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Is there yet another meme stock frenzy on the horizon? Shares of Tupperware — yes, those iconic plastic containers filled with leftovers in your grandma’s fridge — are surging, and it’s not clear why.
The stock, TUP, climbed more than 30% on Tuesday alone. Shares are up more than 580% over the past month as retail traders and short sellers have piled on to the trend.
Why is Tupperware stock surging?
Price movements in meme stocks — a term coined after online communities banded together to drive up the prices of otherwise struggling companies like GameStop and AMC back in 2021 — are often unpredictable. They're also largely detached from the fundamentals of the company in question. Instead, they're driven by enthusiastic retail traders who sense an opportunity to make a profit.
When it comes to meme stocks, “price moves can happen very quickly, and those price moves excite themselves,” Dan Egan, vice president of behavioral finance and investing at Betterment, previously told Money.
Smaller companies with cheaper share prices are especially vulnerable to this type of snowball effect. Compared to the major players in the S&P 500 index or Nasdaq Composite, these firms are “more subject to the big, chunky moves that can catch the eye of somebody who’s looking for big returns,” Egan said.
For example, a $5 bump in the price of Apple stock, which is trading at about $195 right now, would barely move the needle for investors. But shares of Tupperware were trading at less than a dollar earlier this month, so their enormous surge up to more than $5 today is dramatic — and that eye-catching growth is attracting even more investors.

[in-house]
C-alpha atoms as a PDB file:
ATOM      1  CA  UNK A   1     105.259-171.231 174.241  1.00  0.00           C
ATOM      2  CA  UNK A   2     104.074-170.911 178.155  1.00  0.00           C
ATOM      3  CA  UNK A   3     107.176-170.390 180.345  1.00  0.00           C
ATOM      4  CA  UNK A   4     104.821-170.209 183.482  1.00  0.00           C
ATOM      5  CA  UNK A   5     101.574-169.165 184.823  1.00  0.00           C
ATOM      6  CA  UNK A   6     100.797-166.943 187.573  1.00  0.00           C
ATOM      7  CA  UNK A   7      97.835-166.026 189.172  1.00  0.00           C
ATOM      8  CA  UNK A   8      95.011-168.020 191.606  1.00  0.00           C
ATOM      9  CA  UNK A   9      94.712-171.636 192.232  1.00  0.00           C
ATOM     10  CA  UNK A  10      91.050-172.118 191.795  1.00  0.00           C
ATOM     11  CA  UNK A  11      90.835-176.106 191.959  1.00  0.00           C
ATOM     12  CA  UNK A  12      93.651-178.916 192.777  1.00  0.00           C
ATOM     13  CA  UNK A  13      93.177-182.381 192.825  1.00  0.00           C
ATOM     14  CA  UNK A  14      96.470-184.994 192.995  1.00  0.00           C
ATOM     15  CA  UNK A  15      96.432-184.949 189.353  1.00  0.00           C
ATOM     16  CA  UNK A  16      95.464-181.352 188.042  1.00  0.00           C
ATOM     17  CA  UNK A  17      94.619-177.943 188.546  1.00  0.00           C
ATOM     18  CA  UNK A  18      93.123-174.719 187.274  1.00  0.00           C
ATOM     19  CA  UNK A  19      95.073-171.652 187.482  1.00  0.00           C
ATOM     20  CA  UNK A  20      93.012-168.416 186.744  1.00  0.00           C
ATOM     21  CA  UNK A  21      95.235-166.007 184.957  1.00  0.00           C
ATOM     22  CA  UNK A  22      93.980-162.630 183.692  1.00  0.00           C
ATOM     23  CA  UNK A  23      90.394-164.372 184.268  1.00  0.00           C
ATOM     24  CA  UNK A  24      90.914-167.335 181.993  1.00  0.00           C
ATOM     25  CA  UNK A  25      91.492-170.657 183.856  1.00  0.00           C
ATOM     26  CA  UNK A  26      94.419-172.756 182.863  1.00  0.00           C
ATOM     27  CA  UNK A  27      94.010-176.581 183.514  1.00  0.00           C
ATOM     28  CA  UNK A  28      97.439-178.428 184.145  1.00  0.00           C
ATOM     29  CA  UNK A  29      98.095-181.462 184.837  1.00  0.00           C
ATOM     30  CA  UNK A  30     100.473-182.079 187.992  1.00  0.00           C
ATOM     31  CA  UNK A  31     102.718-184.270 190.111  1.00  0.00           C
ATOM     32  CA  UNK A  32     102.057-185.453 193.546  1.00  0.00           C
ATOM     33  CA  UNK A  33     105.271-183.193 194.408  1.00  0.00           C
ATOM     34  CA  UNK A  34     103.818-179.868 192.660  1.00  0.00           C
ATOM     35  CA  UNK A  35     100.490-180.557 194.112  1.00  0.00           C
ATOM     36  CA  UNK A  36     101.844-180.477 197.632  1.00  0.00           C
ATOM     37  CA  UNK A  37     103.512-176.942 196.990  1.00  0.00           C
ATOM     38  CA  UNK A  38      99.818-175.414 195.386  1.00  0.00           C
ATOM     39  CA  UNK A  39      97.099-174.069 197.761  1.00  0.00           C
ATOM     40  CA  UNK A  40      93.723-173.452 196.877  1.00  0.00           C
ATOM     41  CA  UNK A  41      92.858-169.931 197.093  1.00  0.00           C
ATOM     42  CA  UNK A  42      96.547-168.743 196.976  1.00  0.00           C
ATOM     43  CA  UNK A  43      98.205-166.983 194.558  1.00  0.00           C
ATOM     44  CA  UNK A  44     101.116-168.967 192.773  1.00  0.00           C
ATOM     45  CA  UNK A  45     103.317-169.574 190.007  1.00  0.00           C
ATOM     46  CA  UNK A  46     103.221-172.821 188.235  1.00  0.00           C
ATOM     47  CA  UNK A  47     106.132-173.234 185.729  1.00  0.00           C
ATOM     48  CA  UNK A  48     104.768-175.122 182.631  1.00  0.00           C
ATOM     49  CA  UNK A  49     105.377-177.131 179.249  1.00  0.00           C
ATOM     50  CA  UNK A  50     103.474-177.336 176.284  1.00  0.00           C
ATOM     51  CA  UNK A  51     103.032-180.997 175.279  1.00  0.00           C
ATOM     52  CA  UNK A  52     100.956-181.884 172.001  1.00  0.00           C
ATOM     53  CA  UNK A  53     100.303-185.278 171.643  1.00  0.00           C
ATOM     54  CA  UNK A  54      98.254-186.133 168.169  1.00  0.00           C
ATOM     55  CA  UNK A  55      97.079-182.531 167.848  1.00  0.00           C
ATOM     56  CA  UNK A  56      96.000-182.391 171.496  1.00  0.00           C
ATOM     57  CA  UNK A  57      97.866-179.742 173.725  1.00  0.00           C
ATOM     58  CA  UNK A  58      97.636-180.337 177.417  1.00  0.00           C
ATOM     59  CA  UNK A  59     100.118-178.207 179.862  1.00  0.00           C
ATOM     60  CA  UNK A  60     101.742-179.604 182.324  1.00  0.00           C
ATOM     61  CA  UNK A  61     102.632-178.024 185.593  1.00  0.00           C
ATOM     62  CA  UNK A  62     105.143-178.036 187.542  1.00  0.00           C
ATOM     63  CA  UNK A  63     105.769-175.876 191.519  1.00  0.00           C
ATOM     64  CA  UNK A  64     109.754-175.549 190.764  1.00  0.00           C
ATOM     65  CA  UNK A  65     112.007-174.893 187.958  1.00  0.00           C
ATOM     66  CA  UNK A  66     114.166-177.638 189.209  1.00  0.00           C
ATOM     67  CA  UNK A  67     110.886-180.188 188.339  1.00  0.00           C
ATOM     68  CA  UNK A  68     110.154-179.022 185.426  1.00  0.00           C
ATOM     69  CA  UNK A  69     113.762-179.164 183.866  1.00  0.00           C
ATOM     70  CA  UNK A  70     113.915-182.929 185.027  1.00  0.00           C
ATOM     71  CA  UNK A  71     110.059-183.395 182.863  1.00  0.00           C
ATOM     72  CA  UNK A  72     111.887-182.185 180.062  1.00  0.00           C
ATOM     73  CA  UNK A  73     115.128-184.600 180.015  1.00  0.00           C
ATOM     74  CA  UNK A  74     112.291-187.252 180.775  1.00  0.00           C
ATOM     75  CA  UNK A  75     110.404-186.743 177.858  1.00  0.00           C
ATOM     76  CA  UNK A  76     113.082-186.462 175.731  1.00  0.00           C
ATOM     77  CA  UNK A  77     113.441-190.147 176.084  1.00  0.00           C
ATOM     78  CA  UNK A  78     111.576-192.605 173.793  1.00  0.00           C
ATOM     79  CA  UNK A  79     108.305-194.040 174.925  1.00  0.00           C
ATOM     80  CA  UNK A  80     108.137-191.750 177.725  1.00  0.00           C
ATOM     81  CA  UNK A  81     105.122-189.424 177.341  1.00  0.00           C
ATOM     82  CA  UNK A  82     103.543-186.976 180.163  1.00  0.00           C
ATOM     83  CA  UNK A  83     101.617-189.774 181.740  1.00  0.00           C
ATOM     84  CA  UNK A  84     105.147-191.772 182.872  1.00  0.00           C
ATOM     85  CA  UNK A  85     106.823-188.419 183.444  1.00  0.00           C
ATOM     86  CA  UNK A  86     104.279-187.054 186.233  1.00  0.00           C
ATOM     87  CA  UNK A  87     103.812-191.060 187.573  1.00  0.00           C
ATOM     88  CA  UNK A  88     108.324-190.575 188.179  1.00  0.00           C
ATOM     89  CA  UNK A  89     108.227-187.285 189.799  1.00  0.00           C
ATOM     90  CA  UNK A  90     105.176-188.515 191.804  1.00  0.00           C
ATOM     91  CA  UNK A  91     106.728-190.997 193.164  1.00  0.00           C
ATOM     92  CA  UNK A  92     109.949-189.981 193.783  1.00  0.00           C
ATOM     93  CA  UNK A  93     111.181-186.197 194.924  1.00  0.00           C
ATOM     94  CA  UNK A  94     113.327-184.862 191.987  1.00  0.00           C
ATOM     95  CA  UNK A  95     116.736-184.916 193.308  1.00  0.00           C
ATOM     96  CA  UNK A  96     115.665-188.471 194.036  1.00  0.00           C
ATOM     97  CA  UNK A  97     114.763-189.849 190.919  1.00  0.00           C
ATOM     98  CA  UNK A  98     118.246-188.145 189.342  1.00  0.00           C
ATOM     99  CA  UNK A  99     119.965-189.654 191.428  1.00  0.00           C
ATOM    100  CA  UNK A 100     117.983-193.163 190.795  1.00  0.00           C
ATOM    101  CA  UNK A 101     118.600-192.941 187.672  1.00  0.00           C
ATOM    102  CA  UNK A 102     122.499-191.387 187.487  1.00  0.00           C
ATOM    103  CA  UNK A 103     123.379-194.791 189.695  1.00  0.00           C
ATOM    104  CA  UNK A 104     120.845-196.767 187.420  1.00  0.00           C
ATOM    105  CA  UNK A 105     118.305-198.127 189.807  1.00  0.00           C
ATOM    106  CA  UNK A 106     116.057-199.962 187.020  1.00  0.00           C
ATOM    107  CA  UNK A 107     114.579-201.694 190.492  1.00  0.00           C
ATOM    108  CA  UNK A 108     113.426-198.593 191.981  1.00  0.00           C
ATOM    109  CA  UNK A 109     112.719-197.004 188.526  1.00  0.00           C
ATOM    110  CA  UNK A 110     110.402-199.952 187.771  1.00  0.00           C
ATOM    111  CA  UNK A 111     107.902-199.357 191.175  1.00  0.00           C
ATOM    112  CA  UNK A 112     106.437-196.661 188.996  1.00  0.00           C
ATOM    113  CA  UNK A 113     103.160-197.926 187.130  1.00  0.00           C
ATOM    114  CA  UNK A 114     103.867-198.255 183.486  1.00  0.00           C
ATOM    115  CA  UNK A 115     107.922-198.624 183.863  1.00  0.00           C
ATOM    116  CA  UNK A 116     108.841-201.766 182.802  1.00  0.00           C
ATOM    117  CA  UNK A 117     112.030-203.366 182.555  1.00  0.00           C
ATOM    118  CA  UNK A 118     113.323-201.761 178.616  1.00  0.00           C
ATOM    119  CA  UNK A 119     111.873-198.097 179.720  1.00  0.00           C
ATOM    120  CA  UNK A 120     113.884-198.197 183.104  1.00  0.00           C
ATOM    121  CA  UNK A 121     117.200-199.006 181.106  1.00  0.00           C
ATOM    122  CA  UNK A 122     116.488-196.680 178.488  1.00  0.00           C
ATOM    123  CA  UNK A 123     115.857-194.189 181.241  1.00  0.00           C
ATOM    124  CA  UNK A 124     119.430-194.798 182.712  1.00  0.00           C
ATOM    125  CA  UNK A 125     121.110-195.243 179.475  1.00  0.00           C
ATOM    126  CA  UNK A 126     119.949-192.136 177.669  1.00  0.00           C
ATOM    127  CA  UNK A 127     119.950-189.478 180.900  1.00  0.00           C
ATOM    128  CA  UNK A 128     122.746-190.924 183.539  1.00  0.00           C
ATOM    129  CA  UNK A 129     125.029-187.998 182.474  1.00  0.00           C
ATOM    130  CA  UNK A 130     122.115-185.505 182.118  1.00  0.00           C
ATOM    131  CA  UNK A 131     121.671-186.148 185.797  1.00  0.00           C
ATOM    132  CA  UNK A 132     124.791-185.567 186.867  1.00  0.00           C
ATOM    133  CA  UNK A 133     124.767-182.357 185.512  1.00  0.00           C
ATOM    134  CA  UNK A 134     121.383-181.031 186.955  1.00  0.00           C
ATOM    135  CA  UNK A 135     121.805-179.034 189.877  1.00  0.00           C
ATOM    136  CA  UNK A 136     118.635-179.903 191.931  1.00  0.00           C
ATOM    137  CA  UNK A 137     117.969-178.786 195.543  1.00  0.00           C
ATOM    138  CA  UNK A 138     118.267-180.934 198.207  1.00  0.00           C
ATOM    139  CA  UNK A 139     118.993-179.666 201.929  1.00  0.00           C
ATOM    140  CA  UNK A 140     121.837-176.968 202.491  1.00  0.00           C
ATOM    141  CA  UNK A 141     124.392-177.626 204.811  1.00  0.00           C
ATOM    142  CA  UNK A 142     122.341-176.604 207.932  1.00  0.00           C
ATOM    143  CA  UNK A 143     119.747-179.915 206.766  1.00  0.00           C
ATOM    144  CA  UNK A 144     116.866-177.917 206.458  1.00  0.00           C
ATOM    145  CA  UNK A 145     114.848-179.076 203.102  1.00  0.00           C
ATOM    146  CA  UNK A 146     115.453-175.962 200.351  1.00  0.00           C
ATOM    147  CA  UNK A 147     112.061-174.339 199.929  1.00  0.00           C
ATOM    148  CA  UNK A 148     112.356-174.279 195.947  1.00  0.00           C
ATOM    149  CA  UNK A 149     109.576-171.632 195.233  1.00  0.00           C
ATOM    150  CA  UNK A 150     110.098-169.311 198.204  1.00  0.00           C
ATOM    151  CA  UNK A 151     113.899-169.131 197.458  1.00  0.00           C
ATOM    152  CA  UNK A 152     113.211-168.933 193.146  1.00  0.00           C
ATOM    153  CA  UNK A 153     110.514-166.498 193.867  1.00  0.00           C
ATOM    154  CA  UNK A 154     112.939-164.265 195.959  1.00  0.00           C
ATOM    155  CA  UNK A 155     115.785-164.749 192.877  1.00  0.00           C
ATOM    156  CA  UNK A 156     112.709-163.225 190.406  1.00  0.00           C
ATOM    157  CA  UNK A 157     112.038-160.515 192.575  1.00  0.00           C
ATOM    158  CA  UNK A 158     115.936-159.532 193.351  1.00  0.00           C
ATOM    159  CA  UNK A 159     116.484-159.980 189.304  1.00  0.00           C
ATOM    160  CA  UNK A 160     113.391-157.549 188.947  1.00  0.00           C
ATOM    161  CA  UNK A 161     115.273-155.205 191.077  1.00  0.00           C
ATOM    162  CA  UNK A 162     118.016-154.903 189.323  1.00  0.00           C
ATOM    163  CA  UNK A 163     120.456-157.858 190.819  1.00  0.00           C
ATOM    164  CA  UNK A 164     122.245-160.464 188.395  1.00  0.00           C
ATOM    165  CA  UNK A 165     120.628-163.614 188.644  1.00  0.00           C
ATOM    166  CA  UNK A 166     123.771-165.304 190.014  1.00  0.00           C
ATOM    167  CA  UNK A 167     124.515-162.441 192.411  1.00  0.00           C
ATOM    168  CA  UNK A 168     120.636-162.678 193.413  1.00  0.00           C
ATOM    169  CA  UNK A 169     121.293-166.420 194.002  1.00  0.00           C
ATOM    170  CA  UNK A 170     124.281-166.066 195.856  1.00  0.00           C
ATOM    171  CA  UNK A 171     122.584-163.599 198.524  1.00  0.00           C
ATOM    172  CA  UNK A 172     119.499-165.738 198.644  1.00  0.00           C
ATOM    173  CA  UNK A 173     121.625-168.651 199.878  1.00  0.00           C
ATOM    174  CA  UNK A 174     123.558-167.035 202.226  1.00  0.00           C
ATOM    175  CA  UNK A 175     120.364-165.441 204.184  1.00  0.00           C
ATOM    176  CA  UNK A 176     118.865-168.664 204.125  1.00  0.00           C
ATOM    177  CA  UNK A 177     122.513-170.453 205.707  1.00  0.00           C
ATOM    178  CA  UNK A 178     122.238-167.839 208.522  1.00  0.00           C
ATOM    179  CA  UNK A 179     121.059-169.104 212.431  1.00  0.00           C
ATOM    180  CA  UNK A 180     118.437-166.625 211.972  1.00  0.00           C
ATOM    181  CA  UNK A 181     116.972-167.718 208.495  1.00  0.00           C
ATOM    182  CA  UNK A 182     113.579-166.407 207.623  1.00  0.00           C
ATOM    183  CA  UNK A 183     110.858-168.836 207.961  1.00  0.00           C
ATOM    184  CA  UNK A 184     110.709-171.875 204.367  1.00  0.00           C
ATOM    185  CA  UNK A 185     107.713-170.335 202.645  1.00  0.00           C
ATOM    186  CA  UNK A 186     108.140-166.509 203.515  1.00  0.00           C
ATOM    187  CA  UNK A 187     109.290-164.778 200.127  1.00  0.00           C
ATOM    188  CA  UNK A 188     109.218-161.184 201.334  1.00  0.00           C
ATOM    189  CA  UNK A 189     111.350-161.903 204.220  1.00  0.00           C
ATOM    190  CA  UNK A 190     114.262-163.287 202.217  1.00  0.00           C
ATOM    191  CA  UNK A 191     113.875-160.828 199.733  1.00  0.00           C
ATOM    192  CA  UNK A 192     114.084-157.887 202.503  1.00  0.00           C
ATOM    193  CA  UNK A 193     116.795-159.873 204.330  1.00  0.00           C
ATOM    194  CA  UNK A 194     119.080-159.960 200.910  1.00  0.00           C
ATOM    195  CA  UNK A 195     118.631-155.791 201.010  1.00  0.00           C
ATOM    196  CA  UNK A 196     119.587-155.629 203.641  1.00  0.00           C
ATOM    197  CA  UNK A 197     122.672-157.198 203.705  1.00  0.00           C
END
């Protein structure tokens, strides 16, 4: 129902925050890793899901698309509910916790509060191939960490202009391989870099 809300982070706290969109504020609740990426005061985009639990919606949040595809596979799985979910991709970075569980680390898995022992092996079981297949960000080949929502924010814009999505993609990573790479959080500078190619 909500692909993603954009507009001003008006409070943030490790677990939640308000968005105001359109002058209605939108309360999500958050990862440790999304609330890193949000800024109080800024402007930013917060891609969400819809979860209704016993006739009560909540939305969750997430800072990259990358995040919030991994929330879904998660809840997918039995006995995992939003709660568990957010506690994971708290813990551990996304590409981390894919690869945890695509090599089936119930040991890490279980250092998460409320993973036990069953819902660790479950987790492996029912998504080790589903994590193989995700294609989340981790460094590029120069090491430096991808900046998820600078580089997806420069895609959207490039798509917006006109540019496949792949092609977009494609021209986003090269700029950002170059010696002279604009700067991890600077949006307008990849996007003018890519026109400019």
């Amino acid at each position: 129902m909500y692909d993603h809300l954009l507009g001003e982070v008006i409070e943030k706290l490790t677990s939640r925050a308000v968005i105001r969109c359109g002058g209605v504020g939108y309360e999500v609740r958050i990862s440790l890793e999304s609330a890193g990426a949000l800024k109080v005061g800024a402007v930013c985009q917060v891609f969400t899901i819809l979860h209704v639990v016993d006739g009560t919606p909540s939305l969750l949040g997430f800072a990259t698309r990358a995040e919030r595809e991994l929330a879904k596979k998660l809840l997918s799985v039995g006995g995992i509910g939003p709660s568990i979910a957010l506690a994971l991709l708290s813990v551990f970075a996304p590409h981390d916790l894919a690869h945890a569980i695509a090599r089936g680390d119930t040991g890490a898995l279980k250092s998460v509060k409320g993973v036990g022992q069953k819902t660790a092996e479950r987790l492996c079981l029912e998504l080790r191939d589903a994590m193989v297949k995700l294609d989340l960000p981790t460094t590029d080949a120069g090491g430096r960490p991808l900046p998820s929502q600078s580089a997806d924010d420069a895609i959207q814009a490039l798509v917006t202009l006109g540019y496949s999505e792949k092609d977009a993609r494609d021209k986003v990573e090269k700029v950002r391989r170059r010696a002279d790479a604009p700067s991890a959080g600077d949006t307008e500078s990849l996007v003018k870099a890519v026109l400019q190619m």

Like GameStop, which prior to 2021 was in dire straits thanks to competition from online gaming platforms and a steep drop in in-person shopping during the pandemic, Tupperware is juggling a lot of challenges.
Faced with declining sales in the aftermath of the pandemic, the company issued a warning in April that it faced "substantial doubt" about its ability to stay in business. Tupperware also failed to file an annual report with the U.S. Securities and Exchange Commission earlier this summer and now faces the threat of being delisted from the New York Stock Exchange.
This instability is another hallmark of a meme stock run.
What to know about investing in meme stocks
It's easy to get excited, but in general, financial advisors recommend treating meme stocks with extreme caution. These stocks can fall just as quickly as they rise, and their growth isn't driven by the company's performance.
If you do choose to buy in, keep in mind that you shouldn’t invest more than you’re prepared to lose entirely.
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